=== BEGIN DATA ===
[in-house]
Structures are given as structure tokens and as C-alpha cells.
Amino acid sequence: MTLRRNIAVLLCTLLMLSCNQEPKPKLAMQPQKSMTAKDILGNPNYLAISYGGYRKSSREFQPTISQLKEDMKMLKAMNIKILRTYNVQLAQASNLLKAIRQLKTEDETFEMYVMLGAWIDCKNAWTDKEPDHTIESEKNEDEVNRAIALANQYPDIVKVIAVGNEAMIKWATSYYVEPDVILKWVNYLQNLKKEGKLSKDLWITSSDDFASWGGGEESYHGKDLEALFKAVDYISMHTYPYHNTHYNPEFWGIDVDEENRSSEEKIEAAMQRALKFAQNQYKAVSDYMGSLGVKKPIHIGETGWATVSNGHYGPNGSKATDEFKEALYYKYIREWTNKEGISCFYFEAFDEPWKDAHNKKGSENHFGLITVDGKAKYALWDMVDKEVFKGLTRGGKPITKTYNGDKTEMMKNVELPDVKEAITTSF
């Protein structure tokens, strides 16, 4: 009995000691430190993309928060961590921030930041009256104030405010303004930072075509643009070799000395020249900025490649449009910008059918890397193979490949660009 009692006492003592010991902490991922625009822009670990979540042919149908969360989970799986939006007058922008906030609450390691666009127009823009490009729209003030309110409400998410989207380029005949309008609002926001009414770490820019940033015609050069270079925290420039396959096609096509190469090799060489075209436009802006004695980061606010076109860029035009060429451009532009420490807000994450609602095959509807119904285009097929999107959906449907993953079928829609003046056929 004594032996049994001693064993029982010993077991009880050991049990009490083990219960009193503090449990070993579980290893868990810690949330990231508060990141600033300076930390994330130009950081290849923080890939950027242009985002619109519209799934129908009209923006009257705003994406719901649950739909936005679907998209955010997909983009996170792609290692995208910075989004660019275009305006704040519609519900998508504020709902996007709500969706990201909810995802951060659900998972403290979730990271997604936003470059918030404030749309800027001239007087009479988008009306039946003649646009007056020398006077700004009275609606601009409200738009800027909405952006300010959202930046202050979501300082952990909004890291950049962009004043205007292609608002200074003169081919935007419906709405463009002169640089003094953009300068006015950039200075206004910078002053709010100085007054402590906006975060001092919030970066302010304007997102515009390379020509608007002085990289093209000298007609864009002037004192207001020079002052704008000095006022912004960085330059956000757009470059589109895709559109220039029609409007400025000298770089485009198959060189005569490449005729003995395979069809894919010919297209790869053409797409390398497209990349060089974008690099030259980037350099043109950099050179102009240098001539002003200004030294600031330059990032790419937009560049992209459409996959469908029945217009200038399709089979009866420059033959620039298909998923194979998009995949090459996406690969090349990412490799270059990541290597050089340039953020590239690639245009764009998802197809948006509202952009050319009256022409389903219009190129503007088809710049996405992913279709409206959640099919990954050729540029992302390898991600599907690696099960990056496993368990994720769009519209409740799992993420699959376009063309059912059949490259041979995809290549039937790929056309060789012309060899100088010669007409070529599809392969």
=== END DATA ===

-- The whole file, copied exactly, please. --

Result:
[in-house]
Structures are given as structure tokens and as C-alpha cells.
Amino acid sequence: MTLRRNIAVLLCTLLMLSCNQEPKPKLAMQPQKSMTAKDILGNPNYLAISYGGYRKSSREFQPTISQLKEDMKMLKAMNIKILRTYNVQLAQASNLLKAIRQLKTEDETFEMYVMLGAWIDCKNAWTDKEPDHTIESEKNEDEVNRAIALANQYPDIVKVIAVGNEAMIKWATSYYVEPDVILKWVNYLQNLKKEGKLSKDLWITSSDDFASWGGGEESYHGKDLEALFKAVDYISMHTYPYHNTHYNPEFWGIDVDEENRSSEEKIEAAMQRALKFAQNQYKAVSDYMGSLGVKKPIHIGETGWATVSNGHYGPNGSKATDEFKEALYYKYIREWTNKEGISCFYFEAFDEPWKDAHNKKGSENHFGLITVDGKAKYALWDMVDKEVFKGLTRGGKPITKTYNGDKTEMMKNVELPDVKEAITTSF
């Protein structure tokens, strides 16, 4: 009995000691430190993309928060961590921030930041009256104030405010303004930072075509643009070799000395020249900025490649449009910008059918890397193979490949660009 009692006492003592010991902490991922625009822009670990979540042919149908969360989970799986939006007058922008906030609450390691666009127009823009490009729209003030309110409400998410989207380029005949309008609002926001009414770490820019940033015609050069270079925290420039396959096609096509190469090799060489075209436009802006004695980061606010076109860029035009060429451009532009420490807000994450609602095959509807119904285009097929999107959906449907993953079928829609003046056929 004594032996049994001693064993029982010993077991009880050991049990009490083990219960009193503090449990070993579980290893868990810690949330990231508060990141600033300076930390994330130009950081290849923080890939950027242009985002619109519209799934129908009209923006009257705003994406719901649950739909936005679907998209955010997909983009996170792609290692995208910075989004660019275009305006704040519609519900998508504020709902996007709500969706990201909810995802951060659900998972403290979730990271997604936003470059918030404030749309800027001239007087009479988008009306039946003649646009007056020398006077700004009275609606601009409200738009800027909405952006300010959202930046202050979501300082952990909004890291950049962009004043205007292609608002200074003169081919935007419906709405463009002169640089003094953009300068006015950039200075206004910078002053709010100085007054402590906006975060001092919030970066302010304007997102515009390379020509608007002085990289093209000298007609864009002037004192207001020079002052704008000095006022912004960085330059956000757009470059589109895709559109220039029609409007400025000298770089485009198959060189005569490449005729003995395979069809894919010919297209790869053409797409390398497209990349060089974008690099030259980037350099043109950099050179102009240098001539002003200004030294600031330059990032790419937009560049992209459409996959469908029945217009200038399709089979009866420059033959620039298909998923194979998009995949090459996406690969090349990412490799270059990541290597050089340039953020590239690639245009764009998802197809948006509202952009050319009256022409389903219009190129503007088809710049996405992913279709409206959640099919990954050729540029992302390898991600599907690696099960990056496993368990994720769009519209409740799992993420699959376009063309059912059949490259041979995809290549039937790929056309060789012309060899100088010669007409070529599809392969």